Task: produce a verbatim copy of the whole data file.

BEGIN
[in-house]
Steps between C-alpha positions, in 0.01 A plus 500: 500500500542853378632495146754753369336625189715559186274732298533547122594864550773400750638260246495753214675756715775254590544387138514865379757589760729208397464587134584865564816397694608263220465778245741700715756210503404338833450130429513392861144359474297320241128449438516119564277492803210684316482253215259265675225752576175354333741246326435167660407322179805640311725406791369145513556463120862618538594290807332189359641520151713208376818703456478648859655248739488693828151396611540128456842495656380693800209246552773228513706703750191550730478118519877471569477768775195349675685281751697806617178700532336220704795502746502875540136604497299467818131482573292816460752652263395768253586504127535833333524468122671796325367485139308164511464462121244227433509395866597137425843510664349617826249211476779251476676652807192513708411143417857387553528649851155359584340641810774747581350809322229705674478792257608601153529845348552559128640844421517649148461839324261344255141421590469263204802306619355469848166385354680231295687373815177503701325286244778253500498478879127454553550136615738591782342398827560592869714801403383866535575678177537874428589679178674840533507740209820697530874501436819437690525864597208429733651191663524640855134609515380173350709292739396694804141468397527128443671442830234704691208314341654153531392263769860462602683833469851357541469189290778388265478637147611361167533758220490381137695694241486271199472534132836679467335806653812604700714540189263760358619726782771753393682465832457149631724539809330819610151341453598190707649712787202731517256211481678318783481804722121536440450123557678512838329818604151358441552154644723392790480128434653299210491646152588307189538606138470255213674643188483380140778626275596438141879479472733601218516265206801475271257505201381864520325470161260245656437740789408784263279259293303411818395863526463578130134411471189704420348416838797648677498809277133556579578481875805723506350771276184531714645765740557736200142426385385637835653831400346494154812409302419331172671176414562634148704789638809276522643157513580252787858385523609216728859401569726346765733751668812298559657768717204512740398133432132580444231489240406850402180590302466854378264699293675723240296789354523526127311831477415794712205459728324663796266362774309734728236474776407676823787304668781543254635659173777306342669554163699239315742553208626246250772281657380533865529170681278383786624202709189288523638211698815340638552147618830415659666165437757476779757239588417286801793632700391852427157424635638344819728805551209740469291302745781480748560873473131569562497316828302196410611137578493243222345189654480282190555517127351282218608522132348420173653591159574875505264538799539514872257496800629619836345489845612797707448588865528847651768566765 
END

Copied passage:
[in-house]
Steps between C-alpha positions, in 0.01 A plus 500: 500500500542853378632495146754753369336625189715559186274732298533547122594864550773400750638260246495753214675756715775254590544387138514865379757589760729208397464587134584865564816397694608263220465778245741700715756210503404338833450130429513392861144359474297320241128449438516119564277492803210684316482253215259265675225752576175354333741246326435167660407322179805640311725406791369145513556463120862618538594290807332189359641520151713208376818703456478648859655248739488693828151396611540128456842495656380693800209246552773228513706703750191550730478118519877471569477768775195349675685281751697806617178700532336220704795502746502875540136604497299467818131482573292816460752652263395768253586504127535833333524468122671796325367485139308164511464462121244227433509395866597137425843510664349617826249211476779251476676652807192513708411143417857387553528649851155359584340641810774747581350809322229705674478792257608601153529845348552559128640844421517649148461839324261344255141421590469263204802306619355469848166385354680231295687373815177503701325286244778253500498478879127454553550136615738591782342398827560592869714801403383866535575678177537874428589679178674840533507740209820697530874501436819437690525864597208429733651191663524640855134609515380173350709292739396694804141468397527128443671442830234704691208314341654153531392263769860462602683833469851357541469189290778388265478637147611361167533758220490381137695694241486271199472534132836679467335806653812604700714540189263760358619726782771753393682465832457149631724539809330819610151341453598190707649712787202731517256211481678318783481804722121536440450123557678512838329818604151358441552154644723392790480128434653299210491646152588307189538606138470255213674643188483380140778626275596438141879479472733601218516265206801475271257505201381864520325470161260245656437740789408784263279259293303411818395863526463578130134411471189704420348416838797648677498809277133556579578481875805723506350771276184531714645765740557736200142426385385637835653831400346494154812409302419331172671176414562634148704789638809276522643157513580252787858385523609216728859401569726346765733751668812298559657768717204512740398133432132580444231489240406850402180590302466854378264699293675723240296789354523526127311831477415794712205459728324663796266362774309734728236474776407676823787304668781543254635659173777306342669554163699239315742553208626246250772281657380533865529170681278383786624202709189288523638211698815340638552147618830415659666165437757476779757239588417286801793632700391852427157424635638344819728805551209740469291302745781480748560873473131569562497316828302196410611137578493243222345189654480282190555517127351282218608522132348420173653591159574875505264538799539514872257496800629619836345489845612797707448588865528847651768566765 